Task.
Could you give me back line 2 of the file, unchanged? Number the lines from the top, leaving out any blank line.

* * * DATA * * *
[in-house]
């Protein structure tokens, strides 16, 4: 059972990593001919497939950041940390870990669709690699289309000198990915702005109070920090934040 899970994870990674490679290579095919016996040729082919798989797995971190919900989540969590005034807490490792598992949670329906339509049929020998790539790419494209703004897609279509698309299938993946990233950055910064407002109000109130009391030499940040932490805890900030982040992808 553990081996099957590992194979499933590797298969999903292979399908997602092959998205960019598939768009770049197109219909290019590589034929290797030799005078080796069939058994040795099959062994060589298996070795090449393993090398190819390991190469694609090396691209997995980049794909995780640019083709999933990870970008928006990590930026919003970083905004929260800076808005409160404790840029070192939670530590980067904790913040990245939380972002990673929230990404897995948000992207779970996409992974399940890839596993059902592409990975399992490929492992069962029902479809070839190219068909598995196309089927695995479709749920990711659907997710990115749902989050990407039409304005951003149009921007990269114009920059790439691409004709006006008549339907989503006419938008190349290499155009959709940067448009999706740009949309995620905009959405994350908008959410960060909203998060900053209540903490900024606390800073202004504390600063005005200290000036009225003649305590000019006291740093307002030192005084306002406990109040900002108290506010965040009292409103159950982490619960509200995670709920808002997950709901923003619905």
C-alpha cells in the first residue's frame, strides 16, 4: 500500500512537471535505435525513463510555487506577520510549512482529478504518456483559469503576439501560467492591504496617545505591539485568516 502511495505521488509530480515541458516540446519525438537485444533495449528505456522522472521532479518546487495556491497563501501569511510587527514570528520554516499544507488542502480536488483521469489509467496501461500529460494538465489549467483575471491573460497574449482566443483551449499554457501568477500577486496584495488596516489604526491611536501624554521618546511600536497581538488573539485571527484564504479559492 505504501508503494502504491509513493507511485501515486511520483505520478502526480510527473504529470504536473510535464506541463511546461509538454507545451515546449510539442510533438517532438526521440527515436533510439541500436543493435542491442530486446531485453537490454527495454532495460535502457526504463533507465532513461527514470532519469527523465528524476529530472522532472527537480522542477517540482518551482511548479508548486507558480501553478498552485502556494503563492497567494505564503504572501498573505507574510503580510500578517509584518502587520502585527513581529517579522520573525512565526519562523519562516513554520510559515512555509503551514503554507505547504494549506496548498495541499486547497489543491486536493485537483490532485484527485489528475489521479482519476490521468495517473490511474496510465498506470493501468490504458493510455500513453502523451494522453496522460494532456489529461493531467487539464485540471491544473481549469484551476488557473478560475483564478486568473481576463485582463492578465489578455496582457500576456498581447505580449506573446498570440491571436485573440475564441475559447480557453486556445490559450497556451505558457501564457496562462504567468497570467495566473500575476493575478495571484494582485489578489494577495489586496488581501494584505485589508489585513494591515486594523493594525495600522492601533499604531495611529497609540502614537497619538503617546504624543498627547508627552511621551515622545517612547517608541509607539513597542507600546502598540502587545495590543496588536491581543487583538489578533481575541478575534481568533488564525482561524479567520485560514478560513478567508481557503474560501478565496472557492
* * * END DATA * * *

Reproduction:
């Protein structure tokens, strides 16, 4: 059972990593001919497939950041940390870990669709690699289309000198990915702005109070920090934040 899970994870990674490679290579095919016996040729082919798989797995971190919900989540969590005034807490490792598992949670329906339509049929020998790539790419494209703004897609279509698309299938993946990233950055910064407002109000109130009391030499940040932490805890900030982040992808 553990081996099957590992194979499933590797298969999903292979399908997602092959998205960019598939768009770049197109219909290019590589034929290797030799005078080796069939058994040795099959062994060589298996070795090449393993090398190819390991190469694609090396691209997995980049794909995780640019083709999933990870970008928006990590930026919003970083905004929260800076808005409160404790840029070192939670530590980067904790913040990245939380972002990673929230990404897995948000992207779970996409992974399940890839596993059902592409990975399992490929492992069962029902479809070839190219068909598995196309089927695995479709749920990711659907997710990115749902989050990407039409304005951003149009921007990269114009920059790439691409004709006006008549339907989503006419938008190349290499155009959709940067448009999706740009949309995620905009959405994350908008959410960060909203998060900053209540903490900024606390800073202004504390600063005005200290000036009225003649305590000019006291740093307002030192005084306002406990109040900002108290506010965040009292409103159950982490619960509200995670709920808002997950709901923003619905």